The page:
Department of Health (DOH) Briefing.
Mr Andries Pretorius, Director: Food Control, Department of Health, said that some of his presentation might repeat what DAFF had reported earlier in the year. He noted that this information emanated from a report submitted to Minister of Health, in response to media reports in December 2010. His presentation was based on what was contained in the Foodstuffs, Cosmetics and Disinfectants Act. One issue under scrutiny was thawing of foodstuffs, further processing and refreezing, especially for the chicken, as reported in the media. The current legislation did not allow for this process. In relation to injecting chickens with brine, the DOH was not aware of any particular food safety risks, noting that this technology had been used throughout the world for twenty five years, and in South Africa for twenty years. However, he agreed that it was most important that consumers must be informed that the food they were buying had gone through such processes.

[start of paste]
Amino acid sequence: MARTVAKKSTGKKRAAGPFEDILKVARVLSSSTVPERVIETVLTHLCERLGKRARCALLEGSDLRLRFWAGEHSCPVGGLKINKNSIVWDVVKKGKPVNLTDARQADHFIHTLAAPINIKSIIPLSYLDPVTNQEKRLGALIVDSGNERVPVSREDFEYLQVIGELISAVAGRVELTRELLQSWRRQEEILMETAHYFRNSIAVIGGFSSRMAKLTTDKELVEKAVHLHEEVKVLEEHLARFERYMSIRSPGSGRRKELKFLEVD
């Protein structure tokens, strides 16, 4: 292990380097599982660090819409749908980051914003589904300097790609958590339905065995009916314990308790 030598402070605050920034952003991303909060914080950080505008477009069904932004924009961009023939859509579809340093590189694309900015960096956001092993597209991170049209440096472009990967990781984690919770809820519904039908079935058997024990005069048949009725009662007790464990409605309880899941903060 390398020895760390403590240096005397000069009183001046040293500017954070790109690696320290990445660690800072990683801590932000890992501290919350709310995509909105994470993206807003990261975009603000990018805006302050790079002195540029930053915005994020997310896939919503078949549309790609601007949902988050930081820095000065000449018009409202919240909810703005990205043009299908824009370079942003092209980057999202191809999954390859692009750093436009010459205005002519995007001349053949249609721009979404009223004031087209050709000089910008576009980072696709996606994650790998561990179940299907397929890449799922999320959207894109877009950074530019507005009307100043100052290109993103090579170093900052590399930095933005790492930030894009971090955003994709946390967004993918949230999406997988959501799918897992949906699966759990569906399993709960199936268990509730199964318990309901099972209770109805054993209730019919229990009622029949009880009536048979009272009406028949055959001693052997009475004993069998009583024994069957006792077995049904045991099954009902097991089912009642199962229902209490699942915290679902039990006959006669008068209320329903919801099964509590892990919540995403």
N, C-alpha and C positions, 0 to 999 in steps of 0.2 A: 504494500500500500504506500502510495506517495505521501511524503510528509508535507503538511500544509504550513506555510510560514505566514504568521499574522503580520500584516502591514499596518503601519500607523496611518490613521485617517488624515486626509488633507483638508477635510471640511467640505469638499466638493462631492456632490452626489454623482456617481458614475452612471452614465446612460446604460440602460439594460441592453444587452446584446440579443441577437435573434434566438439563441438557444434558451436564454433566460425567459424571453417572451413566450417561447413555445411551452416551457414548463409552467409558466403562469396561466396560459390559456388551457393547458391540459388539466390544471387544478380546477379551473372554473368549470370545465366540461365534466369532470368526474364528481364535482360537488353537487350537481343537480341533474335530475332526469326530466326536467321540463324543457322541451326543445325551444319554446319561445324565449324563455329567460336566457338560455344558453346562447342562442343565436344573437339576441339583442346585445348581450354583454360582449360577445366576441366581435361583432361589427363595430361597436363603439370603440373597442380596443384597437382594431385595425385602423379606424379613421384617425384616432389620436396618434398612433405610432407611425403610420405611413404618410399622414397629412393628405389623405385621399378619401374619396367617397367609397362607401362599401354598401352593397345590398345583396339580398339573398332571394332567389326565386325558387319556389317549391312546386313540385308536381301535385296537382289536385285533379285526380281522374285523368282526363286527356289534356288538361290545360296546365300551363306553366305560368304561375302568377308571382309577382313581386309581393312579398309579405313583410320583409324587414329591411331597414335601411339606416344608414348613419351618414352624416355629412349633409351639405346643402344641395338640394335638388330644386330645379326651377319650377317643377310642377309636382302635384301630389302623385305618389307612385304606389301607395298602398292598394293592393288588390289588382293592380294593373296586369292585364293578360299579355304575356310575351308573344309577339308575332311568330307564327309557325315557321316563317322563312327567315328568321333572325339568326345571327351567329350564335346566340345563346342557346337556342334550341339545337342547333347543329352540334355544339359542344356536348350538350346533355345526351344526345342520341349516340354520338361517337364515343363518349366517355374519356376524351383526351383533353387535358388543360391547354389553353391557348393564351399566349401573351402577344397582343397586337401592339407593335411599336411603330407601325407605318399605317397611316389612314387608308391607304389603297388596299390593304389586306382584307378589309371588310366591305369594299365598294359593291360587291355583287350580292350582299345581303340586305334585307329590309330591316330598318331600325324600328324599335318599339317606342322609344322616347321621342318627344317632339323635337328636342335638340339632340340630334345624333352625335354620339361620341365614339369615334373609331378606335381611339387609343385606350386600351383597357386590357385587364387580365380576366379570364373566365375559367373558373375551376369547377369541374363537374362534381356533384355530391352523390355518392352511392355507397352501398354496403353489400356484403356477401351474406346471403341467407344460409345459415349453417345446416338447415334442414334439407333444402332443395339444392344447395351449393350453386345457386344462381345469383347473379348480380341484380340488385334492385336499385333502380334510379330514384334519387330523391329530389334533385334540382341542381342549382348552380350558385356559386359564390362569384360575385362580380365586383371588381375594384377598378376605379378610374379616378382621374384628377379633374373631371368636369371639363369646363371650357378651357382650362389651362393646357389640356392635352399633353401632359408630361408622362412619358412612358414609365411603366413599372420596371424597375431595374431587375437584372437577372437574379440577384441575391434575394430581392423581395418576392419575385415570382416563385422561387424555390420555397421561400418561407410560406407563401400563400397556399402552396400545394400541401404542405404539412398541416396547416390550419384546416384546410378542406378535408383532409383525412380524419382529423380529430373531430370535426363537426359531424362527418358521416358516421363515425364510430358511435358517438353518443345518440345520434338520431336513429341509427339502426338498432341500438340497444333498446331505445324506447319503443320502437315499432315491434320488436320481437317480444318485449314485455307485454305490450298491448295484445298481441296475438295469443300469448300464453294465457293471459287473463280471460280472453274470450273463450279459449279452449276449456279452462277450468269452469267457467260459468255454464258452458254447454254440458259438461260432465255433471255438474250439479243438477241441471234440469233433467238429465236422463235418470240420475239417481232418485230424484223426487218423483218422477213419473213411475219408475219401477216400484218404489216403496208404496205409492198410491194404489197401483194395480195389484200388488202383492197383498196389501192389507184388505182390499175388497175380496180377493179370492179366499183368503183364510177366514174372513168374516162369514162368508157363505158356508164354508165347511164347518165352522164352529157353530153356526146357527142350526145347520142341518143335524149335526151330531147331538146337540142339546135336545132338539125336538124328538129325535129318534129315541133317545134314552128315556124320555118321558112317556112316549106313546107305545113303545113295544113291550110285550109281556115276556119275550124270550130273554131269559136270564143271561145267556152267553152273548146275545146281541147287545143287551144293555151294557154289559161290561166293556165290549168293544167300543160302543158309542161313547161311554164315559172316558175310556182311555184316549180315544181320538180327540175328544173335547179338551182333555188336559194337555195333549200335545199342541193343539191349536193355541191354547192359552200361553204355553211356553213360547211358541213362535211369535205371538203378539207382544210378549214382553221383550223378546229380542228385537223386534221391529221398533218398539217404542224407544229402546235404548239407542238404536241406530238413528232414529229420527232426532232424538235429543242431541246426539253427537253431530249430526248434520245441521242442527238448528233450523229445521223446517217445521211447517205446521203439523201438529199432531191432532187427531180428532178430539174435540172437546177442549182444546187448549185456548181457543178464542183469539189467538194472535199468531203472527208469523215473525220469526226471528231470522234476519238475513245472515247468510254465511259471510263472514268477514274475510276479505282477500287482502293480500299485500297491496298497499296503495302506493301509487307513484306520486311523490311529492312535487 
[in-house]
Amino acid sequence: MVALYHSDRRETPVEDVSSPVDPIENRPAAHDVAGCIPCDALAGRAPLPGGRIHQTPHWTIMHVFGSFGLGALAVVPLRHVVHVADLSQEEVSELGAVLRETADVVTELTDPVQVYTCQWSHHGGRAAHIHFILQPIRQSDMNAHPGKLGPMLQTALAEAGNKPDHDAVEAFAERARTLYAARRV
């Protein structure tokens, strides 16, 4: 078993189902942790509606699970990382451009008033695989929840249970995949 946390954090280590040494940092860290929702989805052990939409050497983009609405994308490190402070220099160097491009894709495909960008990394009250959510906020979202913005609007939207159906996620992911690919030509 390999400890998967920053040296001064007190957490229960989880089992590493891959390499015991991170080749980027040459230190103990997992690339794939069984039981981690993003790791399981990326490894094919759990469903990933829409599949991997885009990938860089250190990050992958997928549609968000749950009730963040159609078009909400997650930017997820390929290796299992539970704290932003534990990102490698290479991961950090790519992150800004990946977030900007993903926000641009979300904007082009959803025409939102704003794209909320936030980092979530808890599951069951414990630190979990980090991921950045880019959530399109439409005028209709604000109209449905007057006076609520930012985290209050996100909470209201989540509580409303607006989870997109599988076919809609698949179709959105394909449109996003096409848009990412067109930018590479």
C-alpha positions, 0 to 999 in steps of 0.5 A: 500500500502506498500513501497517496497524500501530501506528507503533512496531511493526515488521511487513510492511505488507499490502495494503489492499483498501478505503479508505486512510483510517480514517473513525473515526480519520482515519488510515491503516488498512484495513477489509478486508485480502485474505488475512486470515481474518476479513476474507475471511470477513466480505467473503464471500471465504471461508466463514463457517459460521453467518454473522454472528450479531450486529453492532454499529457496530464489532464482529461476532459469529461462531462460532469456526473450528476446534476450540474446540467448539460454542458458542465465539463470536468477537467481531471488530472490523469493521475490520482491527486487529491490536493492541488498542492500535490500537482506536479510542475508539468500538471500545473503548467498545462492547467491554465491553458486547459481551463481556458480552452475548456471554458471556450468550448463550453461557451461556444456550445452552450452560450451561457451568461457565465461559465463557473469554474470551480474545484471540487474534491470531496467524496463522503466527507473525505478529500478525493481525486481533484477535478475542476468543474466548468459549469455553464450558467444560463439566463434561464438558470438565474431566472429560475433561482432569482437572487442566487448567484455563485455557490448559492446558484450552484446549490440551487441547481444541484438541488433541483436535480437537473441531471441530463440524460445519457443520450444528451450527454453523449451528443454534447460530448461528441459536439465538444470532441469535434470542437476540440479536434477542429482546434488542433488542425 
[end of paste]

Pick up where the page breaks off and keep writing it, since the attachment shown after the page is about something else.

Industry noted that injecting the chicken with brine was done to enhance the taste experience of consumer. Other regulations dealt with preservatives and thickness. The three categories of meat covered by regulation included raw unprocessed meat, processed meat, and raw processed meat without retreatment. Chicken products fell under raw processed meat without retreatment. The quantitative ingredient declaration was applicable to the presence of brine. The DOH thought that injecting with chicken with brine before freezing was not a transgression, although the labeling needed to be accurate. However, there were some nutritional concerns about the high salt content, and he agreed with concerns about value for money raised by the dti if consumers were not correctly informed about nutrient content. DOH was in full support of DAFF’s current initiatives and directly participated in the process of setting specific standards for the products, to prevent consumers from being misled.

Discussion
The Chairperson expressed dissatisfied that such matters only came to light after media exposure. He was also concerned about the impact of legislation.

The Chairperson asked if the South African Bureau for Standards was linked with NRCS.